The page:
Govt Bond Yields Remain Steady Amid RBI's Hawkish Minutes, Foreign Investors Boost Demand

Indian government bond yields remained stable amid the RBI's hawkish minutes. Read how foreign investors are taking over the global bond index inclusion
Reserve Bank Of India,
Global Bond Index
Investors, Reserve Bank Of India, Global Bond Index

Indian government bond yields remained largely steady on February 23, 2024, as traders digested the hawkish sentiments from the Reserve Bank of India's (RBI) February meeting minutes, which showed that most monetary policy committee (MPC) members considered the current interest rates appropriate.

India's benchmark 10-year bond yield closed at 7.07 per cent, ending two basis points lower this week.

Yields had closed lower the previous day at 7.06 per cent, led by recent buying from foreign investors. Also, foreign investors have been on a buying spree ahead of the scheduled inclusion of Indian government bonds in JPMorgan's emerging market debt index from June.

Elsewhere, 12 state governments plan to auction securities worth Rs 32,848 crore via the Core Banking Solution (E-Kuber) system on February 27, 2024.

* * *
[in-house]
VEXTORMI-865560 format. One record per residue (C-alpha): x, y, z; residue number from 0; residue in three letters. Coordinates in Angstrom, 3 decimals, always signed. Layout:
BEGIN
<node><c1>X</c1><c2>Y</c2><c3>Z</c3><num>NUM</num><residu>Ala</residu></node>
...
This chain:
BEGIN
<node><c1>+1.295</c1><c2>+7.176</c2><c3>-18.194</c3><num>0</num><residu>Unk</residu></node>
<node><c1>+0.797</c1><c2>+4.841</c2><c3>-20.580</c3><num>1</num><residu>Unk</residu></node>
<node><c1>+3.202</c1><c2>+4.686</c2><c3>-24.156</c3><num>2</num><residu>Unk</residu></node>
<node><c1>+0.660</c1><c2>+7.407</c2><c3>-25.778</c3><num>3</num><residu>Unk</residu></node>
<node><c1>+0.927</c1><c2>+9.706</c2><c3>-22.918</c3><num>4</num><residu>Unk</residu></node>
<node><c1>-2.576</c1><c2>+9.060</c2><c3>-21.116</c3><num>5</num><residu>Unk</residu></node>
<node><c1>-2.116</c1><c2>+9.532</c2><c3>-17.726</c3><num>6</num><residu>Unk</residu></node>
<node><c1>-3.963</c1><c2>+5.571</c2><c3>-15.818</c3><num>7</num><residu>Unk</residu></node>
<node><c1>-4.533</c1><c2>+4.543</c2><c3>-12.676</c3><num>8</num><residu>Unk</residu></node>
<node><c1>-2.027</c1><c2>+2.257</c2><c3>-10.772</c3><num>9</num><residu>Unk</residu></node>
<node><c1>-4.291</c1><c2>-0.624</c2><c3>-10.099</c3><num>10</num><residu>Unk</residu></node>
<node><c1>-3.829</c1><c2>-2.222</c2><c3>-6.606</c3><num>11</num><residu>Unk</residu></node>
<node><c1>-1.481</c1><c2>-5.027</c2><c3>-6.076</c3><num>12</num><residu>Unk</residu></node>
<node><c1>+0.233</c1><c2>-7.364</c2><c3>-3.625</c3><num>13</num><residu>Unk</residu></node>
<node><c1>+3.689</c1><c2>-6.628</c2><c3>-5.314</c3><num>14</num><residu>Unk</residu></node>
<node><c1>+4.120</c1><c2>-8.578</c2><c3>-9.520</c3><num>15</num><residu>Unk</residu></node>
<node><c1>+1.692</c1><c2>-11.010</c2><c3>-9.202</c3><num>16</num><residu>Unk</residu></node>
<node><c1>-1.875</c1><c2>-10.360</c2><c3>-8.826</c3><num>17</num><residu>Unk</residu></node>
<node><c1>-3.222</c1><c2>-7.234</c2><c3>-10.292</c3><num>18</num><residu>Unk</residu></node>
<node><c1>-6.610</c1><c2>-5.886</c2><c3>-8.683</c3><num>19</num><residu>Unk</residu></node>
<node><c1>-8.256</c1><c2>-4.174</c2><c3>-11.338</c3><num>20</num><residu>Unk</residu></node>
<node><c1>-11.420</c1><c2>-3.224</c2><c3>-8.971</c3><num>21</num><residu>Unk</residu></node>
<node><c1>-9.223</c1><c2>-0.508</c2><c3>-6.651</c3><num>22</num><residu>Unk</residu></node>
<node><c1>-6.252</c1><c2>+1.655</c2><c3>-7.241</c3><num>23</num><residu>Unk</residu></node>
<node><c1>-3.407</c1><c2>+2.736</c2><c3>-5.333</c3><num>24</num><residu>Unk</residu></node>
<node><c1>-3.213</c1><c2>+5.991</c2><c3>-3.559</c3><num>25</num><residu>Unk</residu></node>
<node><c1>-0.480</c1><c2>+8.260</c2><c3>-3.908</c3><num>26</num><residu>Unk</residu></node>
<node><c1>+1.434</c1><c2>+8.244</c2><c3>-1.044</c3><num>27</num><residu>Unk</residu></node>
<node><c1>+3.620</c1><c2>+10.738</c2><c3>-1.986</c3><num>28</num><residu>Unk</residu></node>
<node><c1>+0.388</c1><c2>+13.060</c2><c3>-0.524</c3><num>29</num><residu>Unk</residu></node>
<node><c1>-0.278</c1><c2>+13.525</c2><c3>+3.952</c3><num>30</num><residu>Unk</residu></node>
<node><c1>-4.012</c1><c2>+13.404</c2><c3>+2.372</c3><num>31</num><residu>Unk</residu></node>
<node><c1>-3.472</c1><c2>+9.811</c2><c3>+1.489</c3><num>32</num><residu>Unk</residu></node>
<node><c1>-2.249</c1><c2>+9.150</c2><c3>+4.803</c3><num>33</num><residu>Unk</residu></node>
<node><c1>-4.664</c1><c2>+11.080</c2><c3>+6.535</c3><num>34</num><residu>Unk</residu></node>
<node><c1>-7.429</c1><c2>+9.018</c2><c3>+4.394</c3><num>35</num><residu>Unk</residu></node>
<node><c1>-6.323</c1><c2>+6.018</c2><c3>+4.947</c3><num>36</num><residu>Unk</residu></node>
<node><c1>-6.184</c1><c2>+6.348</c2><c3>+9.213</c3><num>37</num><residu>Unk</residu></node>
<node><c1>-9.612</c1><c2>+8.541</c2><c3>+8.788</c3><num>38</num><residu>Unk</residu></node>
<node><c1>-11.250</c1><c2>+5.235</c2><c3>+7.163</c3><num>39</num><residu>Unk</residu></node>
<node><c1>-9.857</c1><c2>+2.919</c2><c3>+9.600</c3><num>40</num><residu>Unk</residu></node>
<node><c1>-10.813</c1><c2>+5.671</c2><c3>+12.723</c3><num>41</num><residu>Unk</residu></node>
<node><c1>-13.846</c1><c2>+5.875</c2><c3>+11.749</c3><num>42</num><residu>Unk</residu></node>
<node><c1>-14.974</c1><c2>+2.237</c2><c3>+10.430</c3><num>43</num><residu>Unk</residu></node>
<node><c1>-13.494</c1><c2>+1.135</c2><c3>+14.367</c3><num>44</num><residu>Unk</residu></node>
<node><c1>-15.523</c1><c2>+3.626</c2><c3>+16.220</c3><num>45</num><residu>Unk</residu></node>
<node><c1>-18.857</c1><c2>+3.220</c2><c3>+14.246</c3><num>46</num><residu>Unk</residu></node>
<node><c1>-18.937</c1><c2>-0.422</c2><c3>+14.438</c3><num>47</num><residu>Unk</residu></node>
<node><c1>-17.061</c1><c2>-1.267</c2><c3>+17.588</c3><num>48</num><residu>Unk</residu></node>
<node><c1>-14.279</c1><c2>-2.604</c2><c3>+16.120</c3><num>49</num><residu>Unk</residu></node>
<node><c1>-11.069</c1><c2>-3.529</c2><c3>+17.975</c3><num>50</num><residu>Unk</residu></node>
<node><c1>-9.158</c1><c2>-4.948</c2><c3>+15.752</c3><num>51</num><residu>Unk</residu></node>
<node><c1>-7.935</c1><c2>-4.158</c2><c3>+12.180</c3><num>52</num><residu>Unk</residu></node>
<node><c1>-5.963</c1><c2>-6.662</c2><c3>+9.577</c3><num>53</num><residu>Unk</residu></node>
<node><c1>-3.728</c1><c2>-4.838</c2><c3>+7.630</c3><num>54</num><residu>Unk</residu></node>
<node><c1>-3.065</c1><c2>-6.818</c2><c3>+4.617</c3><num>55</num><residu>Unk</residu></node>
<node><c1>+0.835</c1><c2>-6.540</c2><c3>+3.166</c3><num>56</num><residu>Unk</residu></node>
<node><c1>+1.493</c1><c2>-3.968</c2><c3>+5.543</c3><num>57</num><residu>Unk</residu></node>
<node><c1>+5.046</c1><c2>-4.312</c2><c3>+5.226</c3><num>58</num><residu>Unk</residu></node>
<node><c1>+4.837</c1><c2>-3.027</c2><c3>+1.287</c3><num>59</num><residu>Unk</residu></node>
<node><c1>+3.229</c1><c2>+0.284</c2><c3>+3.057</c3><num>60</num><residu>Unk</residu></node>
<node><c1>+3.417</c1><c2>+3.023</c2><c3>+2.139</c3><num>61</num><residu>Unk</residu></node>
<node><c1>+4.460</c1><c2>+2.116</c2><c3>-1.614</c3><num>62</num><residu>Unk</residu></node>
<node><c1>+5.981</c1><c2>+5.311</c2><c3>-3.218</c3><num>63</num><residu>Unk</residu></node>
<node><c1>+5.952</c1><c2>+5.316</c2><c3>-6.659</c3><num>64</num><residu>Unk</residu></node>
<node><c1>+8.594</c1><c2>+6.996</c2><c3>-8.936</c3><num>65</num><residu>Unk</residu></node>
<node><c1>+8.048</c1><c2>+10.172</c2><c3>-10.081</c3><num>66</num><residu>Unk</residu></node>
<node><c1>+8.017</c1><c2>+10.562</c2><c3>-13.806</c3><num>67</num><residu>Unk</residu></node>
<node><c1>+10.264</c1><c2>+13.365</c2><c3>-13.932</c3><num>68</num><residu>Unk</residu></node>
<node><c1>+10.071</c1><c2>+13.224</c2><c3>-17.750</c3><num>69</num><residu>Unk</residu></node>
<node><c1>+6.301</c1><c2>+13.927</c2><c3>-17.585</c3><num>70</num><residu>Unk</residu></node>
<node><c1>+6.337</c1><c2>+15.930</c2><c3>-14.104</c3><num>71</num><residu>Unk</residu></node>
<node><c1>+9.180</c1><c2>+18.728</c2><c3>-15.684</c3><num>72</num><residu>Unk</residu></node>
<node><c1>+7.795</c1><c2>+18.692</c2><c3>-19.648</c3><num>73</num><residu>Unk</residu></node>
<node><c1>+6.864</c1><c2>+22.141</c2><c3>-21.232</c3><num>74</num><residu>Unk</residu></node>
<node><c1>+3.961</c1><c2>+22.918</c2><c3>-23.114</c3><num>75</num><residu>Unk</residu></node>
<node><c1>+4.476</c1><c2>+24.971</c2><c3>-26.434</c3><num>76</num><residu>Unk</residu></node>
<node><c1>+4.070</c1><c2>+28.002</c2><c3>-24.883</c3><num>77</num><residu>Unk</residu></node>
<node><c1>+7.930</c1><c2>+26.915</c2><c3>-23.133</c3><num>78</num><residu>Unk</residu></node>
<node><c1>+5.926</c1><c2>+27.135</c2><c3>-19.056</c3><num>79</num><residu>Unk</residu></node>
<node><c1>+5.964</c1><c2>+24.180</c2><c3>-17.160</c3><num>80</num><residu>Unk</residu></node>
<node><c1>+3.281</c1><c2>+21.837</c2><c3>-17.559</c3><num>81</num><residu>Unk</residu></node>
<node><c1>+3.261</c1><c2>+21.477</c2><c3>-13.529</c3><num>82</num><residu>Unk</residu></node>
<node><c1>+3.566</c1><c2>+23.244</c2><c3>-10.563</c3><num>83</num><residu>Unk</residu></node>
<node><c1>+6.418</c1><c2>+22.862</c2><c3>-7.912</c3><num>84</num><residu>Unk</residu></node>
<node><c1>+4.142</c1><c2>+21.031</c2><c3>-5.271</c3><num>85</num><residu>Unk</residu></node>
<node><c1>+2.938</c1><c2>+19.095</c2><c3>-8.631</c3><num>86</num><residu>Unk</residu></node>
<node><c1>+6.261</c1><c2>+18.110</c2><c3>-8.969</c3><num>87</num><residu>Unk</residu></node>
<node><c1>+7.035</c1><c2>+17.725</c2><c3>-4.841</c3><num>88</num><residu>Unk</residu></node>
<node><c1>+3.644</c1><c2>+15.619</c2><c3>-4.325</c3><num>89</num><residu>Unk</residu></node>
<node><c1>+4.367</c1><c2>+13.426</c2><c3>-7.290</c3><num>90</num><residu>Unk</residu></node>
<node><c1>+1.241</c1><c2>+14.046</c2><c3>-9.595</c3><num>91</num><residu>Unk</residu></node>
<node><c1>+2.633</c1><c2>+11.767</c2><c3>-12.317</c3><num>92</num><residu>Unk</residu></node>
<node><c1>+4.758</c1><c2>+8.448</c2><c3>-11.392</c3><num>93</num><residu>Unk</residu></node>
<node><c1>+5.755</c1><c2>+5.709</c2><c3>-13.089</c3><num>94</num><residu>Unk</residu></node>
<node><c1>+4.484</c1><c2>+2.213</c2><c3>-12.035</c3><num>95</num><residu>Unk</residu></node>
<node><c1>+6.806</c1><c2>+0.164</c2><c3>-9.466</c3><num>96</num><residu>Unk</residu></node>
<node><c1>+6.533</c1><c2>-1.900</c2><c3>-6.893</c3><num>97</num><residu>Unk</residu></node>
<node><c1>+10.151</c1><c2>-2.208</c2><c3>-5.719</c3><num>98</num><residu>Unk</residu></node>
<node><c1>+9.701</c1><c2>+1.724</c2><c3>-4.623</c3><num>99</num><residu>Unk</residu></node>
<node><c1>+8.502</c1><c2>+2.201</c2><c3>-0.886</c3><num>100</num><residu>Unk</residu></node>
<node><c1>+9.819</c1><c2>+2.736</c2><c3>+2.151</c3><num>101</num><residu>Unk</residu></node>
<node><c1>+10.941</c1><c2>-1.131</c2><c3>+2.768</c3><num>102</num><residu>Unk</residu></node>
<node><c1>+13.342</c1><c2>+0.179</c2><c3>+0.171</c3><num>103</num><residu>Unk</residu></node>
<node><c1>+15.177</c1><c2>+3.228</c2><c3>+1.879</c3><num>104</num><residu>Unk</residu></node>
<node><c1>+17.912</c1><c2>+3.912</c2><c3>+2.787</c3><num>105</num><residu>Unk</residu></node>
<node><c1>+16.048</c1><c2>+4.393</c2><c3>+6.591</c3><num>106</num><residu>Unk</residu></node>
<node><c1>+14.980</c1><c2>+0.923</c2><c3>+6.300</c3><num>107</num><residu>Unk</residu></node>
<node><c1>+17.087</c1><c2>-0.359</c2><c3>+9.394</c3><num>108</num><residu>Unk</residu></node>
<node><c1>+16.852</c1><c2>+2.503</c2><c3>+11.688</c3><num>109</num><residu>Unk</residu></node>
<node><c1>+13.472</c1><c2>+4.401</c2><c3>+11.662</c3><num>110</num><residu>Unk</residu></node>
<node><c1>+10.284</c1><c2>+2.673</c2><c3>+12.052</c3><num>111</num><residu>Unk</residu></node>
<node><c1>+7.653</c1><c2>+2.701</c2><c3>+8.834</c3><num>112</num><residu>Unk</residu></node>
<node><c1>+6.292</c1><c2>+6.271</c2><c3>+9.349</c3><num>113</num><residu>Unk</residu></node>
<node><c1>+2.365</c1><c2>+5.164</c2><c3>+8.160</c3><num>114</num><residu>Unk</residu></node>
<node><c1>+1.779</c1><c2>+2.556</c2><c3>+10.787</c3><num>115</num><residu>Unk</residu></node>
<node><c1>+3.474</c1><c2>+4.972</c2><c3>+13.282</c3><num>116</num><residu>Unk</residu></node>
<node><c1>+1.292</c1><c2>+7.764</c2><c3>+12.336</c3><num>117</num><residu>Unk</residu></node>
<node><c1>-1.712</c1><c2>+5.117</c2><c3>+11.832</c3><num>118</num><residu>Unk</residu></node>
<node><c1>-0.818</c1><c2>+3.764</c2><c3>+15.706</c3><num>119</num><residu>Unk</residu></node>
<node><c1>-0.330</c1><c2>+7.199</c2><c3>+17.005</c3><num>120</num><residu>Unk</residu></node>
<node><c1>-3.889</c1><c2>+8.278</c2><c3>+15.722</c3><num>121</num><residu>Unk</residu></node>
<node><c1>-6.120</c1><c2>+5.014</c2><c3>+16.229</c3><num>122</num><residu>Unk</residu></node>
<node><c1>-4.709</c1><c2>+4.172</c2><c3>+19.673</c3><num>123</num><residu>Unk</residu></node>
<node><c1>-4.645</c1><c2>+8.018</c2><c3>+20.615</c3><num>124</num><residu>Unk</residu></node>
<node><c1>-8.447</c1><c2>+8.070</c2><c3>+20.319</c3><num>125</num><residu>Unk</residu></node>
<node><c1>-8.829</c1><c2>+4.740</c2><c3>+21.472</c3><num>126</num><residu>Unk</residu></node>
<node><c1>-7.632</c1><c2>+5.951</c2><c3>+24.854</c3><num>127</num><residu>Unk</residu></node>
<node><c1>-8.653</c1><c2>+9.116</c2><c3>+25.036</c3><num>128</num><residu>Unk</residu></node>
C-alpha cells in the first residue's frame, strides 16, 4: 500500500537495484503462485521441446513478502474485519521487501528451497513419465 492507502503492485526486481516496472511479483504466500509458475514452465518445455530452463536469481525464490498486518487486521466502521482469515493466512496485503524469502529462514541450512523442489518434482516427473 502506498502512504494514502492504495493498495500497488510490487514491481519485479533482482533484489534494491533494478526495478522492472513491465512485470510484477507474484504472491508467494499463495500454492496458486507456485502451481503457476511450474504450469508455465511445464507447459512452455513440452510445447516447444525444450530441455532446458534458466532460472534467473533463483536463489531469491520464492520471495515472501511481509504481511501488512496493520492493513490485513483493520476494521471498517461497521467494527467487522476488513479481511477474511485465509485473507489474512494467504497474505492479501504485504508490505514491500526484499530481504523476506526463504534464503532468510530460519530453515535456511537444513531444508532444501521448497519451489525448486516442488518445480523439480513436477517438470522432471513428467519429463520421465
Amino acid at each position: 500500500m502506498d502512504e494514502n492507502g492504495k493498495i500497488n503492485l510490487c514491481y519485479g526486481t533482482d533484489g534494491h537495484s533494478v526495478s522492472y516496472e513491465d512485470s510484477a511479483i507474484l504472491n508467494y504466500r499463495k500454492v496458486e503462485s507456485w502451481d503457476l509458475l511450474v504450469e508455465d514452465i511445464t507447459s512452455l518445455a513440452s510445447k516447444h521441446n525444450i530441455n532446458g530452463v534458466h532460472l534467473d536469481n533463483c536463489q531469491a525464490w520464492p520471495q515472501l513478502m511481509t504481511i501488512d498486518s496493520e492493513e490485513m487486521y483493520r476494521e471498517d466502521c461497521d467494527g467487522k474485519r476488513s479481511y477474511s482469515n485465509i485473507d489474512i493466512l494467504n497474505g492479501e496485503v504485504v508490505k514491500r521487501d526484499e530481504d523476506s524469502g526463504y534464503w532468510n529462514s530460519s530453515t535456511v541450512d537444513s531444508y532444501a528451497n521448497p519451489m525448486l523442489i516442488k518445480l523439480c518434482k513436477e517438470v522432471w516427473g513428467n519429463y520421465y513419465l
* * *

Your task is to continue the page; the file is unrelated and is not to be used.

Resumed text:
Bond market experts anticipate a positive long-term outlook for the fixed income market, on the back of decreasing bond supply and robust demand, and expect the government to reap the long-term benefits from the same.

Treasury And Bond Yields

The indicative yield for T-bills stand at 7.01 per cent, 7.18 per cent, and 7.13 per cent for three-month, six-month, and 364-day durations, respectively. In the 1-2 year tenure, the 7.72% GS 2025 show a yield of 7.04 per cent.

Moving on to longer tenures, the 7.37% GS 2028 (4-5 year tenure) and the 7.18% GS 2033 (9-10 year range) show yields of 7.05 and 7.07 per cent, respectively.

Bond Market Outlook

Says Pankaj Pathak, senior fund manager-fixed income, Quantum AMC: “Foreign demand for Indian bonds has picked up meaningfully since the announcement of India’s inclusion in the global bond Indices in September 2023. Foreign portfolio investors (FPIs) have bought over $7.8 billion of Indian government bonds under the fully accessible route (FAR) since the announcement (as per FPI holding data upto February 14, 2024).” 

He says that falling bond supply and strong demand for bonds should bode well for the fixed income market. Longer maturity bonds will likely benefit most from the favourable demand supply mix, he adds.

“Market sentiment is upbeat on the back of falling inflation and the expectation of rate cuts by the RBI. It is also supported by robust demand for Indian government bonds from both domestic and foreign investors,” he says.

Earlier this week, the RBI said in its February bulletin that inflation expectations in India could stabilise and edge down going ahead, but renewed pressures from cereals and proteins cannot be ruled out. RBI is looking ahead to more assuring figures on inflation before lowering repo rates from 6.5 per cent.

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